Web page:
49ers

So many possibilities for how 49ers plan to use Juszczyk

So many possibilities for how 49ers plan to use Juszczyk

Quarterback Brian Hoyer already has one luxury he never enjoyed during his one season together with Kyle Shanahan with the Cleveland Browns in 2014.

The 49ers made Kyle Juszczyk the highest-paid fullback in the NFL last week. Truth be told, there is not a lot of competition for that honor. And there were certainly no candidates in Cleveland when Hoyer was there and Shanahan was the offensive coordinator.

“We didn’t have a fullback in Cleveland, and you watch how well Kyle (Shanahan) did with a fullback in Atlanta (with Patrick DiMarco),” Hoyer said. “To have a guy who can do more than just ram his head up in there and block, he can catch passes, he can go out and do other things.

“It’s a unique position because as football has evolved, the fullback position has been used less. And Kyle has found a way to use it in different ways. When you have a guy who has that skill set, you really make the defense declare what they want to do because of where he’s lined up and what he’s capable of doing.”

Juszczyk, who signed a reported four-year, $21 million free-agent contract, is a versatile player who wears a lot more hats than the stereotypical fullback. Juszczyk (pronounced YOOZ-check) thrives as pass-catcher with 78 receptions for 587 yards and four touchdowns in the past two seasons. He was selected to the Pro Bowl last season in his final season with the Baltimore Ravens.

“I forget who coined it, but we said, ‘Let’s not think of him as a fullback. He’s an OW.’ So, if you see OW, that stands for ‘offensive weapon,’ ” 49ers general manager John Lynch said. “We saw an offensive weapon that this guy is thrilled to be able to use in a number of different capacities and I think that kind of is symbolic of our approach.”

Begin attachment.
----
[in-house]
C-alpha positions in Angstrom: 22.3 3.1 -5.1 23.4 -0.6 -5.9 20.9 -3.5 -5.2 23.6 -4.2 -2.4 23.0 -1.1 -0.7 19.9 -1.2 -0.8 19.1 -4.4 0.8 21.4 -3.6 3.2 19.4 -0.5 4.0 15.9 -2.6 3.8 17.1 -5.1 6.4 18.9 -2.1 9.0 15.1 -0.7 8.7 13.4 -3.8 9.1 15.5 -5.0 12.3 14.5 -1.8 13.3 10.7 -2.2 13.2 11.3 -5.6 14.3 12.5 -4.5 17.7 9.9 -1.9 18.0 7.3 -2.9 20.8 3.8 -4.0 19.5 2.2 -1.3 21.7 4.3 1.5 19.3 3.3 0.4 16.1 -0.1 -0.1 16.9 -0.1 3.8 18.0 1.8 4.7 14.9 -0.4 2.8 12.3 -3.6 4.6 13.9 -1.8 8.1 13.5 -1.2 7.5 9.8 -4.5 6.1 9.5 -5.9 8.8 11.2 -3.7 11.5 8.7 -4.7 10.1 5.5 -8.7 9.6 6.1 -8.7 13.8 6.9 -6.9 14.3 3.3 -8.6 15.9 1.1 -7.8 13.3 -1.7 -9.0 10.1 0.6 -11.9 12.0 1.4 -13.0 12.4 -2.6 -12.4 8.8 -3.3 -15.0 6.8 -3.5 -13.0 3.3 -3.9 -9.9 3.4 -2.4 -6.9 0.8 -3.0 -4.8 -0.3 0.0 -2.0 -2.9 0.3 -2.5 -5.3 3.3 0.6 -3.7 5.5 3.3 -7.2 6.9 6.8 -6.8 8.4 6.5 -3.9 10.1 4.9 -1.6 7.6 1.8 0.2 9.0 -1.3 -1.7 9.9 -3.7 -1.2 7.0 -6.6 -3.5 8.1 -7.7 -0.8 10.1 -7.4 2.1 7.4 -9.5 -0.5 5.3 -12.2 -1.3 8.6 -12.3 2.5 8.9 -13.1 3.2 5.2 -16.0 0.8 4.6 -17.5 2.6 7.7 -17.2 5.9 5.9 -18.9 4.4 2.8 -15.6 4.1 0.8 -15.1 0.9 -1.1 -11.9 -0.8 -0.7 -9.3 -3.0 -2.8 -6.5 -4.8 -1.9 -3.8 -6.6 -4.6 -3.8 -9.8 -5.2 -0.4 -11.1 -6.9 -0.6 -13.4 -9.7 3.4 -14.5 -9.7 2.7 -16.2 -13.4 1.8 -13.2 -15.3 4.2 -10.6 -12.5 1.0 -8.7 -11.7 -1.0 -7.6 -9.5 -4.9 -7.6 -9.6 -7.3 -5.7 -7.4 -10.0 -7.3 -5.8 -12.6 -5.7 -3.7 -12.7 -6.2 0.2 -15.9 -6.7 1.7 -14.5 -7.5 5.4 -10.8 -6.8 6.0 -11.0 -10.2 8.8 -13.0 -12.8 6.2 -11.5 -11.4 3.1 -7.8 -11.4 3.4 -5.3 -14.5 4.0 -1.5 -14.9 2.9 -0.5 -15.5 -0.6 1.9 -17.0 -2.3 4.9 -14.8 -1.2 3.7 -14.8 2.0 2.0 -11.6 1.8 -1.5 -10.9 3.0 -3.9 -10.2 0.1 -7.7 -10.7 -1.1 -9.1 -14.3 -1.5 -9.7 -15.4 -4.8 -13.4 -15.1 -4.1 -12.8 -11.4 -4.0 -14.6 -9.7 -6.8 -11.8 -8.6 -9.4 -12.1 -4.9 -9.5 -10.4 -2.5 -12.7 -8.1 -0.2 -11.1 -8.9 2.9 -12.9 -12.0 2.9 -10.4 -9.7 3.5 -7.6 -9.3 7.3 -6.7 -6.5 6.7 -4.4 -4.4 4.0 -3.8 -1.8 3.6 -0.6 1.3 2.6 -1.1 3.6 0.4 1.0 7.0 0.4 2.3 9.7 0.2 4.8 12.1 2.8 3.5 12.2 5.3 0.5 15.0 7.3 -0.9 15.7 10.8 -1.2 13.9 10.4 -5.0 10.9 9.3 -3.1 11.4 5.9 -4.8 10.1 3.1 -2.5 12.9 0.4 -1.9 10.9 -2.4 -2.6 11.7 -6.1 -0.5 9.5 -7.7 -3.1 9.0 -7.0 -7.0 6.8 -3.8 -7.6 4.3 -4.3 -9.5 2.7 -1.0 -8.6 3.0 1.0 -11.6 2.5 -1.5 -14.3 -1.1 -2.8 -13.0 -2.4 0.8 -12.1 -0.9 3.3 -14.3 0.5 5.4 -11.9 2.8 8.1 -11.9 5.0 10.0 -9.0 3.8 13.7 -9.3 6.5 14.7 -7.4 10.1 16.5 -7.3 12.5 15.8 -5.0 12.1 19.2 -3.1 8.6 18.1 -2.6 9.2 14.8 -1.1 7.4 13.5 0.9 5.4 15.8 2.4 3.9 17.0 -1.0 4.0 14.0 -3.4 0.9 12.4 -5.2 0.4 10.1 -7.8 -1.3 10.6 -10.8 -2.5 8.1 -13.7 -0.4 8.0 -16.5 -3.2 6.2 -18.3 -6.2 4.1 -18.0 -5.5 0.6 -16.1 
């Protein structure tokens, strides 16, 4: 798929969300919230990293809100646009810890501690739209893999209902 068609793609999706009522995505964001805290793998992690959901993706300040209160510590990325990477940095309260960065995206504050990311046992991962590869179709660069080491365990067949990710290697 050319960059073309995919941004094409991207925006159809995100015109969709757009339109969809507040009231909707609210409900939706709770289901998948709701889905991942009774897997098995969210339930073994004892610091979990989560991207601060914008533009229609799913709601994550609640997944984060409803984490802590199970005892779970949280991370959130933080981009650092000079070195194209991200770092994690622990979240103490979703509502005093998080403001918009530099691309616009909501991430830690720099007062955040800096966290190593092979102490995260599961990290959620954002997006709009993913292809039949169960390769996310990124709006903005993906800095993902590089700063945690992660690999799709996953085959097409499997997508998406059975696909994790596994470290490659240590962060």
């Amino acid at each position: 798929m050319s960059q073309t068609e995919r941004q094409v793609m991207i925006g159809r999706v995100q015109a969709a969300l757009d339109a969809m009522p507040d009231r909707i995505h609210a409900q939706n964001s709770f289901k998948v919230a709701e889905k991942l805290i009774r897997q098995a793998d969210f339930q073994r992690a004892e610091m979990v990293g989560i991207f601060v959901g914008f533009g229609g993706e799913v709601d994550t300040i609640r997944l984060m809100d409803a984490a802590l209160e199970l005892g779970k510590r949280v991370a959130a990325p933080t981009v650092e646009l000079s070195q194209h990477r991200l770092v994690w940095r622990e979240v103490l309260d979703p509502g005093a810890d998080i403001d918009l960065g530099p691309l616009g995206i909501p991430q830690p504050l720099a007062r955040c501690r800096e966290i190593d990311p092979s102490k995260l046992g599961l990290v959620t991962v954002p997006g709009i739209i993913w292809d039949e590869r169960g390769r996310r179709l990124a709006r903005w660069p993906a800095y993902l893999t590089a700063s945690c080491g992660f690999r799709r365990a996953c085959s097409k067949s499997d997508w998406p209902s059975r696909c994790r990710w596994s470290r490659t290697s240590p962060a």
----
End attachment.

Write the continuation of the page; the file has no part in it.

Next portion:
Juszczyk said he will be ready to be deployed in a number of different positions and roles in the 49ers’ offense. The strengths and weaknesses of the 49ers’ opponents will usually determine how he will be featured on a week-to-week basis.

“My whole career, I’ve always been versatile and able to line up in many different positions,” said Juszczyk, who was an economics major at Harvard. “So I’m very comfortable, not just lining up behind the quarterback in the backfield, but I’m split out wide. I’ve caught passes in the slot. I’ve been a third-down protection back. I pride myself on doing it all.

“Each game plan is going to bring something different. Honestly, that’s what I’m used to. The last three years has been basically been that. Each week, I do something different. I just try to embrace whatever they give me and do the best I can with it.”

49ers offensive lineman Mike McGlinchey reveals Shoobie's road to USA

49ers offensive lineman Mike McGlinchey reveals Shoobie's road to USA

Mike McGlinchey is best friends with teammate Joe Staley on the field. He might truly even be man's best friend.